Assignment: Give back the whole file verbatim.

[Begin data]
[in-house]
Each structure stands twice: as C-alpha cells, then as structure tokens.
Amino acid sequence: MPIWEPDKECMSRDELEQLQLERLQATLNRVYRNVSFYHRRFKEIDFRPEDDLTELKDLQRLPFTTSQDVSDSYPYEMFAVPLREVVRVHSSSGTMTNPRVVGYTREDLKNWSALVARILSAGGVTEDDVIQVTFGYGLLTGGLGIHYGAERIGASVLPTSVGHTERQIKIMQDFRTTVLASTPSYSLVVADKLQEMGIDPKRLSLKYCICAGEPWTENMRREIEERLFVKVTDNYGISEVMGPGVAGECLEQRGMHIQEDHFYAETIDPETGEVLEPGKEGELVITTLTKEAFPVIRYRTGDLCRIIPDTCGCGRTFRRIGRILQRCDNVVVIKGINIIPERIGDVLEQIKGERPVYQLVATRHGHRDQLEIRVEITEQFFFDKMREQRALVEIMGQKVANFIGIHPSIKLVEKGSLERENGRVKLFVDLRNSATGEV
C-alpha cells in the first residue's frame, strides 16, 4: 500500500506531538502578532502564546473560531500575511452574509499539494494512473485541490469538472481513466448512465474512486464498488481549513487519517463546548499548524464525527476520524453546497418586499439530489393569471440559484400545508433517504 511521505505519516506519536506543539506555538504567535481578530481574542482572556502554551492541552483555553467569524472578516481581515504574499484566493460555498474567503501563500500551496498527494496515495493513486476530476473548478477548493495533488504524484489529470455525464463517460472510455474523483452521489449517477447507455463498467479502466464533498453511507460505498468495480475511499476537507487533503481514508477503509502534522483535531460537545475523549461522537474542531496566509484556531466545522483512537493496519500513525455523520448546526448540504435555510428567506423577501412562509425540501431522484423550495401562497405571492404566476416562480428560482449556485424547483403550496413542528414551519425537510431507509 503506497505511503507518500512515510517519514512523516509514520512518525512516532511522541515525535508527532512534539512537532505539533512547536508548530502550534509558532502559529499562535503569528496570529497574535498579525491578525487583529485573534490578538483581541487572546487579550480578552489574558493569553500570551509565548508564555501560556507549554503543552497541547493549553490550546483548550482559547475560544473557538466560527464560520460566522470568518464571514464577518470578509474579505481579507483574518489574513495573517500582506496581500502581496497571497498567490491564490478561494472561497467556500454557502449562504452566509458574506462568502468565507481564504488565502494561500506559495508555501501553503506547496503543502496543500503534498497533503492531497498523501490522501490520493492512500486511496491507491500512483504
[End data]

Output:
[in-house]
Each structure stands twice: as C-alpha cells, then as structure tokens.
Amino acid sequence: MPIWEPDKECMSRDELEQLQLERLQATLNRVYRNVSFYHRRFKEIDFRPEDDLTELKDLQRLPFTTSQDVSDSYPYEMFAVPLREVVRVHSSSGTMTNPRVVGYTREDLKNWSALVARILSAGGVTEDDVIQVTFGYGLLTGGLGIHYGAERIGASVLPTSVGHTERQIKIMQDFRTTVLASTPSYSLVVADKLQEMGIDPKRLSLKYCICAGEPWTENMRREIEERLFVKVTDNYGISEVMGPGVAGECLEQRGMHIQEDHFYAETIDPETGEVLEPGKEGELVITTLTKEAFPVIRYRTGDLCRIIPDTCGCGRTFRRIGRILQRCDNVVVIKGINIIPERIGDVLEQIKGERPVYQLVATRHGHRDQLEIRVEITEQFFFDKMREQRALVEIMGQKVANFIGIHPSIKLVEKGSLERENGRVKLFVDLRNSATGEV
C-alpha cells in the first residue's frame, strides 16, 4: 500500500506531538502578532502564546473560531500575511452574509499539494494512473485541490469538472481513466448512465474512486464498488481549513487519517463546548499548524464525527476520524453546497418586499439530489393569471440559484400545508433517504 511521505505519516506519536506543539506555538504567535481578530481574542482572556502554551492541552483555553467569524472578516481581515504574499484566493460555498474567503501563500500551496498527494496515495493513486476530476473548478477548493495533488504524484489529470455525464463517460472510455474523483452521489449517477447507455463498467479502466464533498453511507460505498468495480475511499476537507487533503481514508477503509502534522483535531460537545475523549461522537474542531496566509484556531466545522483512537493496519500513525455523520448546526448540504435555510428567506423577501412562509425540501431522484423550495401562497405571492404566476416562480428560482449556485424547483403550496413542528414551519425537510431507509 503506497505511503507518500512515510517519514512523516509514520512518525512516532511522541515525535508527532512534539512537532505539533512547536508548530502550534509558532502559529499562535503569528496570529497574535498579525491578525487583529485573534490578538483581541487572546487579550480578552489574558493569553500570551509565548508564555501560556507549554503543552497541547493549553490550546483548550482559547475560544473557538466560527464560520460566522470568518464571514464577518470578509474579505481579507483574518489574513495573517500582506496581500502581496497571497498567490491564490478561494472561497467556500454557502449562504452566509458574506462568502468565507481564504488565502494561500506559495508555501501553503506547496503543502496543500503534498497533503492531497498523501490522501490520493492512500486511496491507491500512483504